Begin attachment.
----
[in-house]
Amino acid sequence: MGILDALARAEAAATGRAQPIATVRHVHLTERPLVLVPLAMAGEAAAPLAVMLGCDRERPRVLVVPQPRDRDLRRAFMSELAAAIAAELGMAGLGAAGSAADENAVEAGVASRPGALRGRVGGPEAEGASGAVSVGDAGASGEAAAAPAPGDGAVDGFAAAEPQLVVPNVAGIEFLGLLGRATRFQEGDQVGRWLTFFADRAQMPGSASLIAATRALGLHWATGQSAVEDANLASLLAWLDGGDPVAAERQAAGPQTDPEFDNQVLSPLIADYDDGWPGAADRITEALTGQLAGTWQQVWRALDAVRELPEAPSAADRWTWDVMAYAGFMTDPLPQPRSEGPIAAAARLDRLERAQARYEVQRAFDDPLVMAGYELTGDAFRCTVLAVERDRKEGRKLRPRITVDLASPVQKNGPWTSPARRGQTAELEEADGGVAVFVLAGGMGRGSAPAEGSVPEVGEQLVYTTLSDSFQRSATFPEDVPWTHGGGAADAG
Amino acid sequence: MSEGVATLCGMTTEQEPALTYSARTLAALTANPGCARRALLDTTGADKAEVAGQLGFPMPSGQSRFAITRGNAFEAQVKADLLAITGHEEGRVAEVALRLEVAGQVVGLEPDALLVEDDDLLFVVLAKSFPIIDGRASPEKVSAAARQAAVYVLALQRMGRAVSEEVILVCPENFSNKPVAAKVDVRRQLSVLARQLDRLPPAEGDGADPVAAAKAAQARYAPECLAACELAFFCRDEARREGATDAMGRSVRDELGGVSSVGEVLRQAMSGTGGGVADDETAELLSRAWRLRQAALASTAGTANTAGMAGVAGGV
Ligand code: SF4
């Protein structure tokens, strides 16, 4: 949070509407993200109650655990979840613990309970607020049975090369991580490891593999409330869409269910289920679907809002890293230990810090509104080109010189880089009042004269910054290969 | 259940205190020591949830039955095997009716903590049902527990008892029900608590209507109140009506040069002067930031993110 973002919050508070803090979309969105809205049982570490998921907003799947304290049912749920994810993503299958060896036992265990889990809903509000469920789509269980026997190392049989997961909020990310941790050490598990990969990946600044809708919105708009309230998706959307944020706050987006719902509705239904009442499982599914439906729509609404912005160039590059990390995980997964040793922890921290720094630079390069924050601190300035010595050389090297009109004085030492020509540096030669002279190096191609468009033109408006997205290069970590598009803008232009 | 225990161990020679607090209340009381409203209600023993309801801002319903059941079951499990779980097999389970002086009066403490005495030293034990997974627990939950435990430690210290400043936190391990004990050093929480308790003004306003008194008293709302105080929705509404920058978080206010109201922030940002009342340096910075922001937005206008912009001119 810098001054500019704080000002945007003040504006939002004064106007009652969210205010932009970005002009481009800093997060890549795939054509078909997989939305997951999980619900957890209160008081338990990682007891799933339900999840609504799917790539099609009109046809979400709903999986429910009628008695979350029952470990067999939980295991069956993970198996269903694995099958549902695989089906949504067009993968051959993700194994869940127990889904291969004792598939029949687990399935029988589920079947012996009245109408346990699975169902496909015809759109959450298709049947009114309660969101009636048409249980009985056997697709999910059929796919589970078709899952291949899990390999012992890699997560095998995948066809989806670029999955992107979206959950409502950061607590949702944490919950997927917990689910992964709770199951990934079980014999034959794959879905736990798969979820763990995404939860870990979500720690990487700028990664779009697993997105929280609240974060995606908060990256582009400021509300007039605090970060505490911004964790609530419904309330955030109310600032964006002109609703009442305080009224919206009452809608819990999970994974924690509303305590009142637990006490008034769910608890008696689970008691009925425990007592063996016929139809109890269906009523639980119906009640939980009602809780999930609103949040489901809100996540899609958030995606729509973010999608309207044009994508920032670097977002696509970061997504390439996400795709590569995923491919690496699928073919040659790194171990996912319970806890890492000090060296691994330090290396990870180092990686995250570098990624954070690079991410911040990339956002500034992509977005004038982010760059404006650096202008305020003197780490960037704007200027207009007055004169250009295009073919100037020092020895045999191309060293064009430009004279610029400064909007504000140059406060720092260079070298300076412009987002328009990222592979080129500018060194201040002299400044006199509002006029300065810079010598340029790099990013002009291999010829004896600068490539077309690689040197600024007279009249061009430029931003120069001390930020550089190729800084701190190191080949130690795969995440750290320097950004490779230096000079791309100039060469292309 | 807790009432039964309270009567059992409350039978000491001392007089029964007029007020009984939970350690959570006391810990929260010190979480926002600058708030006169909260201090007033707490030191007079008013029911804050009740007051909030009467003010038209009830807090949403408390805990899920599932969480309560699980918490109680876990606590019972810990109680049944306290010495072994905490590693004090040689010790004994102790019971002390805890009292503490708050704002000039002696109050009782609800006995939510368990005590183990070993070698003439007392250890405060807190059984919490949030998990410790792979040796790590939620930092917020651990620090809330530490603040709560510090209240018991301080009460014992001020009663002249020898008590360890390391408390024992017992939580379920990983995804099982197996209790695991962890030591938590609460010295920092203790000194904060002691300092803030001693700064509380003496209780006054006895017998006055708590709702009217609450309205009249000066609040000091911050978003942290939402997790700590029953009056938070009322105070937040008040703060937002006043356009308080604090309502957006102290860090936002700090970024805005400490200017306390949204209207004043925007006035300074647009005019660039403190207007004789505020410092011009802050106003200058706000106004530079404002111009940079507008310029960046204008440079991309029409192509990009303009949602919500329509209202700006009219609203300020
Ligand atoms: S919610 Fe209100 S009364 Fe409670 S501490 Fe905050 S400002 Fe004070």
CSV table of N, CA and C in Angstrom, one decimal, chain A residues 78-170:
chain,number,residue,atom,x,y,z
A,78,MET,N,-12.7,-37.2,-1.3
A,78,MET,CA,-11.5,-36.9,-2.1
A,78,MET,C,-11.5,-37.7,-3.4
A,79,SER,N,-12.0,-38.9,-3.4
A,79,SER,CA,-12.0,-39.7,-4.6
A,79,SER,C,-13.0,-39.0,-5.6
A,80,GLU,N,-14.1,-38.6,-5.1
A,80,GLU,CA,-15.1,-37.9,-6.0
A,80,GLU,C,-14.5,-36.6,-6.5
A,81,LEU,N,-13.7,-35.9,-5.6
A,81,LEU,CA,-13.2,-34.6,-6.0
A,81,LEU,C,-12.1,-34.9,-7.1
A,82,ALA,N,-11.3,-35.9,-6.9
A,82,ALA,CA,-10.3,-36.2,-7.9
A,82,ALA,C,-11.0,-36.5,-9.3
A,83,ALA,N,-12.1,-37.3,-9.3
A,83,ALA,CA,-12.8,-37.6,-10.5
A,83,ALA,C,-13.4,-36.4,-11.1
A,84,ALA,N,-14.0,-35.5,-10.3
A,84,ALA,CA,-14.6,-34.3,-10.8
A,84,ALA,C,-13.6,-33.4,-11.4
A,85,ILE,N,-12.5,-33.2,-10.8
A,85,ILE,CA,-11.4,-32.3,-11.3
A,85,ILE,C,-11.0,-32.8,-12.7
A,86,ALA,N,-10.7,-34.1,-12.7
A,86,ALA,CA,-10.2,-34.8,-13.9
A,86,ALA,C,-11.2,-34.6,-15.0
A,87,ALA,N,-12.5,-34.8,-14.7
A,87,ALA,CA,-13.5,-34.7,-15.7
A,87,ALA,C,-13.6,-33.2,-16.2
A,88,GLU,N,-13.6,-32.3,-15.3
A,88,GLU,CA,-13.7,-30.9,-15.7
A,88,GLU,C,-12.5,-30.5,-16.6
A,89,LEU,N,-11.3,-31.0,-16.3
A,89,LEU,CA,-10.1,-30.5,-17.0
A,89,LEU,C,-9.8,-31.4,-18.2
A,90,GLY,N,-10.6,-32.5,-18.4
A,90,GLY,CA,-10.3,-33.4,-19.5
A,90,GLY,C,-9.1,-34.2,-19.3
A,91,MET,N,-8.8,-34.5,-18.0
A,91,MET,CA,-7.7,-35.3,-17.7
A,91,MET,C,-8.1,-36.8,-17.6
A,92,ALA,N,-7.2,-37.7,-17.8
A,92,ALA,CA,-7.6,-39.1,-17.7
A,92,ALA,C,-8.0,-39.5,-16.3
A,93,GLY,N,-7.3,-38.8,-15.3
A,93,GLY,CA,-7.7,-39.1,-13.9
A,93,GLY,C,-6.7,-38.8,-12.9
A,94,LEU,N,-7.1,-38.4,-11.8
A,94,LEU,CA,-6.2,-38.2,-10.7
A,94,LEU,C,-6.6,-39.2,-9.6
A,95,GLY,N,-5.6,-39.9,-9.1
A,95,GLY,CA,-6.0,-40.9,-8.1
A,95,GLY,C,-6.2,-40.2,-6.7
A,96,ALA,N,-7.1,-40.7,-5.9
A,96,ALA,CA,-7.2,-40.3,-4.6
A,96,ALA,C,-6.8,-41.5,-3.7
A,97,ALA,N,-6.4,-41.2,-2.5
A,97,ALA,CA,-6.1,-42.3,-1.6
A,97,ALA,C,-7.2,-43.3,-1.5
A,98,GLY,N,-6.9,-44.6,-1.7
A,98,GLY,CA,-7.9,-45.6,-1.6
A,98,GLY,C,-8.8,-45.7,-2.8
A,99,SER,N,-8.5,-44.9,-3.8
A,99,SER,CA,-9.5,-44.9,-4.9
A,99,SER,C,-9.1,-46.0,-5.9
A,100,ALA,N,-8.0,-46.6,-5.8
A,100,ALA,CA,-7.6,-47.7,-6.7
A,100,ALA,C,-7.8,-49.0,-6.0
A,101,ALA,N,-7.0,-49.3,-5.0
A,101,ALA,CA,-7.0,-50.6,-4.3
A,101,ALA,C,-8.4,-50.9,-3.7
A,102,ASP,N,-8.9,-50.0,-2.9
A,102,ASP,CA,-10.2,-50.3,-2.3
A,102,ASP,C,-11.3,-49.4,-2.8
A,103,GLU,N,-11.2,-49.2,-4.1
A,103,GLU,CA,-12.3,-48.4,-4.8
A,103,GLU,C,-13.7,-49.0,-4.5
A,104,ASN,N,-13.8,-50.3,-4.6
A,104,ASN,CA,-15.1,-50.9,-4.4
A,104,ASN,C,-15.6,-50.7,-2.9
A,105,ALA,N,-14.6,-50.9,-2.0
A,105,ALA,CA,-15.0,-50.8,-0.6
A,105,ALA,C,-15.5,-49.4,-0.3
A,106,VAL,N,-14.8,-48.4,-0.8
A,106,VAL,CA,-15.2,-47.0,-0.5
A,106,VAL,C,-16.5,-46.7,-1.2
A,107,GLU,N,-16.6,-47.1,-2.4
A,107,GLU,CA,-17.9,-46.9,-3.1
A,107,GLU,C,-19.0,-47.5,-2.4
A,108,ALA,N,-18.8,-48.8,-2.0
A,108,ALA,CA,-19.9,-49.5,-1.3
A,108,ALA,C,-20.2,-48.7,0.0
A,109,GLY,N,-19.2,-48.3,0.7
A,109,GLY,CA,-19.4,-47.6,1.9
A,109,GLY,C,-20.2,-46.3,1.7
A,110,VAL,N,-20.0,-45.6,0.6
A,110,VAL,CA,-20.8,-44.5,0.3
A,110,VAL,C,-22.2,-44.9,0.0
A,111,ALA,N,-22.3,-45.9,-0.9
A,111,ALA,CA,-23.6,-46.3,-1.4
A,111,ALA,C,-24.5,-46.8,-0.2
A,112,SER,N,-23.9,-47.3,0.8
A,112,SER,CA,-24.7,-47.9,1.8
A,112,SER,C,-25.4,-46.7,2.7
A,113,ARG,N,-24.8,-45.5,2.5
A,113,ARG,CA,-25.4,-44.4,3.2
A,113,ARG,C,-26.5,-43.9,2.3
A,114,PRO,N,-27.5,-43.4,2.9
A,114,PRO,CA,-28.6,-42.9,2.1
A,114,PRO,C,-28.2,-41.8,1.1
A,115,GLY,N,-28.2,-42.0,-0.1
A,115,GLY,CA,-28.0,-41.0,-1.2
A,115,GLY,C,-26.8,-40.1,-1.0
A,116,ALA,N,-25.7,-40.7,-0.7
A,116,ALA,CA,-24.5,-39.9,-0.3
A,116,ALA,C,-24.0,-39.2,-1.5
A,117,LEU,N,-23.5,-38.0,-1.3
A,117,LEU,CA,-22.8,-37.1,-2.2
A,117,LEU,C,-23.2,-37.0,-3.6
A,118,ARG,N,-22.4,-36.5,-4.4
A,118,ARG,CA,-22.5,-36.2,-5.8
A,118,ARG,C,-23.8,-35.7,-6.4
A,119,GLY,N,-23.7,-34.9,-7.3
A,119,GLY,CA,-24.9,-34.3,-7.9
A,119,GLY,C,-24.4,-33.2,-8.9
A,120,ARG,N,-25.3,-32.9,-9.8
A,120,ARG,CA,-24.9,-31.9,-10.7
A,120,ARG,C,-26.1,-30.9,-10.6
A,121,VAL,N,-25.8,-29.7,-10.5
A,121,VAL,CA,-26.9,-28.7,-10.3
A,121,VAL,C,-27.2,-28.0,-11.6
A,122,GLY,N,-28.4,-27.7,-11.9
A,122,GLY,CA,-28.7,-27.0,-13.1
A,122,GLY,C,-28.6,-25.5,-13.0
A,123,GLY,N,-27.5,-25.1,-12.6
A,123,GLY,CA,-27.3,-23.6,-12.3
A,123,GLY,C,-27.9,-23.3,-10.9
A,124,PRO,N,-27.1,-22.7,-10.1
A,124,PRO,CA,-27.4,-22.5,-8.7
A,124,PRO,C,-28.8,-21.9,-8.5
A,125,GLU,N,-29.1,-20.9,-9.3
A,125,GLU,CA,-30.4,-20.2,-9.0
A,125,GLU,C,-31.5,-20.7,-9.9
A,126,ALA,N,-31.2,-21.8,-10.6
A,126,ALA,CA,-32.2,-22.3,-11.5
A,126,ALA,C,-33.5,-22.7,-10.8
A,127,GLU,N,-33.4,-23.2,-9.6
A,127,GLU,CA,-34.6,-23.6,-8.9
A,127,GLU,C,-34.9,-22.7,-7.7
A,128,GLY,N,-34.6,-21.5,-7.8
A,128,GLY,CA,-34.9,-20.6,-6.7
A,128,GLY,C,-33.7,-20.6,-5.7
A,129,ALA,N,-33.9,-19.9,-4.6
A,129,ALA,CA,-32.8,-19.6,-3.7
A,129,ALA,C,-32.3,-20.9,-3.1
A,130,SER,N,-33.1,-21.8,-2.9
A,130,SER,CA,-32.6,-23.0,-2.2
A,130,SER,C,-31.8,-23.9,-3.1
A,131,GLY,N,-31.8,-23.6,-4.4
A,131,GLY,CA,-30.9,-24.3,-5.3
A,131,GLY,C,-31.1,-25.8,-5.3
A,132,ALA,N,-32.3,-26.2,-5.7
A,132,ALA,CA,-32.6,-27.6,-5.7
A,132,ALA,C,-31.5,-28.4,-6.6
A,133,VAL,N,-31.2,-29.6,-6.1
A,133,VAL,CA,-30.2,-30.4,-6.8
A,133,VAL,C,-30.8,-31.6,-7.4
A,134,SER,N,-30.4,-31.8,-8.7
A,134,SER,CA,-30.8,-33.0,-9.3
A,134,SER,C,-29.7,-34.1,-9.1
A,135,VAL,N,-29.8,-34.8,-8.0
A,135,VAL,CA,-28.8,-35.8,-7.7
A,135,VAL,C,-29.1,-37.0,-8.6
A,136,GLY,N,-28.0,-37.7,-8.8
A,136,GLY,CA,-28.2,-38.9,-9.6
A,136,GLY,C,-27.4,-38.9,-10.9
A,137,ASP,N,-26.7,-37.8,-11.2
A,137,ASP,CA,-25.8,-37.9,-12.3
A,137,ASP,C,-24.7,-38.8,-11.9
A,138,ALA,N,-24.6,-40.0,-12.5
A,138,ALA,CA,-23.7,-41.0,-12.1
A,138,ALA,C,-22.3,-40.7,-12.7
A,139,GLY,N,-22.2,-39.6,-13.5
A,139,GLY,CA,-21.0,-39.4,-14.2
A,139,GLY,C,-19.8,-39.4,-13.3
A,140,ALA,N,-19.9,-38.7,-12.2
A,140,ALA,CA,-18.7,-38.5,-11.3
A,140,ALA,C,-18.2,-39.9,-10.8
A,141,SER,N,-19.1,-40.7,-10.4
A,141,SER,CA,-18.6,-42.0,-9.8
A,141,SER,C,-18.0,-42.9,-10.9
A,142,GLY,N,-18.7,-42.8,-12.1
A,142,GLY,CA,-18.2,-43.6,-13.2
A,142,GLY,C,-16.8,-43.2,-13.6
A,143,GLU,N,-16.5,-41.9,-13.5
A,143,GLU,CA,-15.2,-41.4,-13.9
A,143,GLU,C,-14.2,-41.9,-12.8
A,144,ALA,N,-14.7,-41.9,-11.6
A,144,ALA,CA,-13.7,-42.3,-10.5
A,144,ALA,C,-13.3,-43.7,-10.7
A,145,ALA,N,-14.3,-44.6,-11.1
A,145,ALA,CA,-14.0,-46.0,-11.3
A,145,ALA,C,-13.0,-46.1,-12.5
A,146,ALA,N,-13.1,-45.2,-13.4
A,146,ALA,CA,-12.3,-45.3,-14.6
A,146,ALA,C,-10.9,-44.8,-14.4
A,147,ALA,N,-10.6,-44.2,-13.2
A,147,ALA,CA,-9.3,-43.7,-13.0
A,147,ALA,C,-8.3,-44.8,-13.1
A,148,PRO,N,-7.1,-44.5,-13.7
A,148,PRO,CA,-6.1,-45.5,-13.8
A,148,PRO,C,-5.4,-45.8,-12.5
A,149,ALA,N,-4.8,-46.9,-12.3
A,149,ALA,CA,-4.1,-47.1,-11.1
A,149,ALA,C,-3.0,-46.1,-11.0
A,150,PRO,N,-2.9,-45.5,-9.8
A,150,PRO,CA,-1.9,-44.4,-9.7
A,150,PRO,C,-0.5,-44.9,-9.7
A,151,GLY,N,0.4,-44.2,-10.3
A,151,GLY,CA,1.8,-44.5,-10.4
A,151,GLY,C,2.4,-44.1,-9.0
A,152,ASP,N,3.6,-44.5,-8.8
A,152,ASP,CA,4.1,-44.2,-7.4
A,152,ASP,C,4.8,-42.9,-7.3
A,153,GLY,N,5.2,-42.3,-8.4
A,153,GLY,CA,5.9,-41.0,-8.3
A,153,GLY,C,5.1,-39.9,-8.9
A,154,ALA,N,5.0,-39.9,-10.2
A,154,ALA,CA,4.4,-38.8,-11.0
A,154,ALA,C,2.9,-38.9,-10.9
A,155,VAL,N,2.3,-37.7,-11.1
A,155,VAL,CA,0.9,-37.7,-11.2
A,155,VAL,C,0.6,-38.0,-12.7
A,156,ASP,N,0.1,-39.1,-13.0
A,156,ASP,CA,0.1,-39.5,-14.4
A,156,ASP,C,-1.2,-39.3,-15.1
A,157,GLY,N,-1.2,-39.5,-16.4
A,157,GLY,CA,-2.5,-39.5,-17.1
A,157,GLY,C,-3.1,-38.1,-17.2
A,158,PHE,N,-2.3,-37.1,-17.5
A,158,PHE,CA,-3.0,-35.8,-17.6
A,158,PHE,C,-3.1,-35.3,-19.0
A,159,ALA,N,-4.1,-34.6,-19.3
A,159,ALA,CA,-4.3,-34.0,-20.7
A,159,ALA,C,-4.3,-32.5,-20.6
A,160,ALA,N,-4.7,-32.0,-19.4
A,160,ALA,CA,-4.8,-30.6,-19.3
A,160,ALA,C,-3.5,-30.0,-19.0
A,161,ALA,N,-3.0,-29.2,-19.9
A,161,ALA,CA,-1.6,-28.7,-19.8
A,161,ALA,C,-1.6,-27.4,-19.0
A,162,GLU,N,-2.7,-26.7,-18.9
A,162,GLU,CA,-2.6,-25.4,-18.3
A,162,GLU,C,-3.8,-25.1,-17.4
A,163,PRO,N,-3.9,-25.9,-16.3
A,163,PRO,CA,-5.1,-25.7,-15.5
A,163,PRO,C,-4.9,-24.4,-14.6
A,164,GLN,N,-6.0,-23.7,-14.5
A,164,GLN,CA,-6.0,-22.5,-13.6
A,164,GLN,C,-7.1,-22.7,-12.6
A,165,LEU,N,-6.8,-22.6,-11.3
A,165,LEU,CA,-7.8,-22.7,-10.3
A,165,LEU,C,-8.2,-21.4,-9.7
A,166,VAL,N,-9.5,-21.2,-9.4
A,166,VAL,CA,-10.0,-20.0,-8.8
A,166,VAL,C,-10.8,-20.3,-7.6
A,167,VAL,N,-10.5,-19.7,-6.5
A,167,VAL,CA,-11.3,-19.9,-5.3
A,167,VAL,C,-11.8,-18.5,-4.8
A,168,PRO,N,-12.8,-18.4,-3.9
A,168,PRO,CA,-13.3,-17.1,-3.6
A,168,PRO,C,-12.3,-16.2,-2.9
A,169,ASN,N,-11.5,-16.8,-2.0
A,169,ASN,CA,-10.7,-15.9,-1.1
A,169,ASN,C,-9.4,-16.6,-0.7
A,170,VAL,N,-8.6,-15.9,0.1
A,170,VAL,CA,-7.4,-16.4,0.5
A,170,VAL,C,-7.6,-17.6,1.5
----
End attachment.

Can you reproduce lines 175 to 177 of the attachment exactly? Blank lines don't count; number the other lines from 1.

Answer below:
A,133,VAL,CA,-30.2,-30.4,-6.8
A,133,VAL,C,-30.8,-31.6,-7.4
A,134,SER,N,-30.4,-31.8,-8.7